SLR - December 2020 - Zachary A. Cohen
Is Routine Measurement of the Serum C-Reactive Protein Level Helpful During Antibiotic Therapy for Diabetic Foot Infection?
Reference: Pham TT, Wetzel O, Gariani K, Kressmann B, Jornayvaz FR, Lipsky BA, Uckay I. Is Routine Measurement of the Serum C-Reactive Protein Level Helpful During Antibiotic Therapy for Diabetic Foot Infection? Diabetes Obes Metab. 2020 Oct 7.
Level of Evidence: Level II
Scientific Literature Review
Reviewed By: Zachary A. Cohen, DPM
Residency Program: John Peter Smith Hospital – Fort Worth, TX
Podiatric Relevance: During the treatment of diabetic foot infections (DFI), clinicians frequently monitor serum (C-Reactive Protein) CRP levels serially to assess the evolution of infection. Evidence for monitoring CRP in DFI patients remains unclear, especially since the CRP can lag behind the clinical evolution by about two days. Failure of CRP levels to fall may trigger unnecessary diagnostic studies or therapeutic interventions even in the absence of clinical indications. This study correlated the CRP level at the enrollment and end of treatment periods to predict future treatment failure based on CRP levels alone.
Methods: Enrollment of 159 DFI patients in two separate prospective-comparative trials consisting of a short duration antibiotic group (80) and a long duration antibiotic group (79). Of the 159 patients, 66 were soft tissue infections only and 93 were soft tissue infections with osteomyelitis. The short duration arm therapy consisted of 10 days for soft tissue infection and 3 weeks for osteomyelitis, and the long duration arm therapy consisted of 20 days for soft tissue infection and six weeks for osteomyelitis. CRP levels were drawn on enrollment (day one), day 10, day 20, day 42, and end of treatment (day 60).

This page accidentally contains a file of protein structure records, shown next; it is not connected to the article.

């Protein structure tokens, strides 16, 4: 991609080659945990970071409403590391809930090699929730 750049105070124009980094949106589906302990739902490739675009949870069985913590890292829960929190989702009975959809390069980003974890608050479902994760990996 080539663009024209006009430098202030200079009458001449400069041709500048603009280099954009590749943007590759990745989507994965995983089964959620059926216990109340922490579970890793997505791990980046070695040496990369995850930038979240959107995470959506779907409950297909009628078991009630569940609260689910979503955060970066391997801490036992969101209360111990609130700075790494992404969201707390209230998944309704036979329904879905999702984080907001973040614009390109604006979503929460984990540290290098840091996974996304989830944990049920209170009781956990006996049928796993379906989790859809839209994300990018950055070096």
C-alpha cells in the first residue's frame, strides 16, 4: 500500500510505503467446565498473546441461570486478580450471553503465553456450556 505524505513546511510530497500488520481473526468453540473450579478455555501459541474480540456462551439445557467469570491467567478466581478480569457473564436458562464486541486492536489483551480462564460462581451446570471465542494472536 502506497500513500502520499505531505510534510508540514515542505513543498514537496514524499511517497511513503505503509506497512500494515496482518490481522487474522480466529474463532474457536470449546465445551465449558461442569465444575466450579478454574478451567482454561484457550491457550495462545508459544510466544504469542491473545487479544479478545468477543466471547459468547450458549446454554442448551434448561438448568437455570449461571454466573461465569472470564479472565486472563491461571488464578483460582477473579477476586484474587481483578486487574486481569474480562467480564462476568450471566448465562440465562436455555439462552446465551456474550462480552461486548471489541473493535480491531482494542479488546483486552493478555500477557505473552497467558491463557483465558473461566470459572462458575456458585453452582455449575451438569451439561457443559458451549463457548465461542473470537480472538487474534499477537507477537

Results: Overall, 122 DFI episodes (77 percent) were clinically cured and 37 DFI episodes (23 percent) were failures after a median 53-day post-treatment. The osteomyelitis group remission rate was 84 percent in the short arm and 73 percent in the long arm antibiotic groups. The soft tissue only group remission rate was 77 percent in the short arm and 71 percent in the long arm antibiotic groups. Although the CRP levels in the failed episodes were slightly higher at both enrollment and end of treatment, the median CRP values at both time points were not statistically significant between groups. Also, the proportion of patients achieving normalization of their CRP and the relative CRP drop was the same in both groups.
Conclusions: Using the data from two randomized trials with fixed antibiotic therapies for DFI’s, there was no association between the enrollment and end of treatment CRP between the cured and failed groups. Collecting CRP samples at different time points during ongoing therapy for DFI failed to predict the clinical outcomes. The authors recommend abandoning routine ordering of CRP. CRP levels are clinically unhelpful, waste money, lead to patient discomfort, increased time, and often leads to unneeded and excessive diagnostic evaluations.